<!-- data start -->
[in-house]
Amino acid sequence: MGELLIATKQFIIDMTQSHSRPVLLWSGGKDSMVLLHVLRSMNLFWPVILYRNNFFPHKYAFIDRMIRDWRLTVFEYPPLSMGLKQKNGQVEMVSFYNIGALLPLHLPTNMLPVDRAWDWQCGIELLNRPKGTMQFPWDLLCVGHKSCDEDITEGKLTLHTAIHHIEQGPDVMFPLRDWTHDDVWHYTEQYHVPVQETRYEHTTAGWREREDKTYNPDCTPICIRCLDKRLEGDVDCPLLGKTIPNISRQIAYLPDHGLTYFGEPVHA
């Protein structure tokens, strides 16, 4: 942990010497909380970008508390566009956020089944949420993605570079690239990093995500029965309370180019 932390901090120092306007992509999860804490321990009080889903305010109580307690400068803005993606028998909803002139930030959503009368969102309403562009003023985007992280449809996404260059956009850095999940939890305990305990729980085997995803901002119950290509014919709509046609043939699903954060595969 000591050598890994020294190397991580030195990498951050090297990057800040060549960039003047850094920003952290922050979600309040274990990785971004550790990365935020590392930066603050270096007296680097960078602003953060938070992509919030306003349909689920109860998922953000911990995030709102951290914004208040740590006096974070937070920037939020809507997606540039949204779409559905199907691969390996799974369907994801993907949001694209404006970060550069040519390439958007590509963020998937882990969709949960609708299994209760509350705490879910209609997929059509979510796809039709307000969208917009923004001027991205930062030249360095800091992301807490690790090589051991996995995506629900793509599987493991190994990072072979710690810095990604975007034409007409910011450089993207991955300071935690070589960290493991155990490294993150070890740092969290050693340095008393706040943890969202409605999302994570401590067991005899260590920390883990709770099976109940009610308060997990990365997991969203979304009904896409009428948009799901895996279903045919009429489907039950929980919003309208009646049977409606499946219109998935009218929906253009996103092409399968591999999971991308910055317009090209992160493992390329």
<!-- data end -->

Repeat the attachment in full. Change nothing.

[in-house]
Amino acid sequence: MGELLIATKQFIIDMTQSHSRPVLLWSGGKDSMVLLHVLRSMNLFWPVILYRNNFFPHKYAFIDRMIRDWRLTVFEYPPLSMGLKQKNGQVEMVSFYNIGALLPLHLPTNMLPVDRAWDWQCGIELLNRPKGTMQFPWDLLCVGHKSCDEDITEGKLTLHTAIHHIEQGPDVMFPLRDWTHDDVWHYTEQYHVPVQETRYEHTTAGWREREDKTYNPDCTPICIRCLDKRLEGDVDCPLLGKTIPNISRQIAYLPDHGLTYFGEPVHA
């Protein structure tokens, strides 16, 4: 942990010497909380970008508390566009956020089944949420993605570079690239990093995500029965309370180019 932390901090120092306007992509999860804490321990009080889903305010109580307690400068803005993606028998909803002139930030959503009368969102309403562009003023985007992280449809996404260059956009850095999940939890305990305990729980085997995803901002119950290509014919709509046609043939699903954060595969 000591050598890994020294190397991580030195990498951050090297990057800040060549960039003047850094920003952290922050979600309040274990990785971004550790990365935020590392930066603050270096007296680097960078602003953060938070992509919030306003349909689920109860998922953000911990995030709102951290914004208040740590006096974070937070920037939020809507997606540039949204779409559905199907691969390996799974369907994801993907949001694209404006970060550069040519390439958007590509963020998937882990969709949960609708299994209760509350705490879910209609997929059509979510796809039709307000969208917009923004001027991205930062030249360095800091992301807490690790090589051991996995995506629900793509599987493991190994990072072979710690810095990604975007034409007409910011450089993207991955300071935690070589960290493991155990490294993150070890740092969290050693340095008393706040943890969202409605999302994570401590067991005899260590920390883990709770099976109940009610308060997990990365997991969203979304009904896409009428948009799901895996279903045919009429489907039950929980919003309208009646049977409606499946219109998935009218929906253009996103092409399968591999999971991308910055317009090209992160493992390329």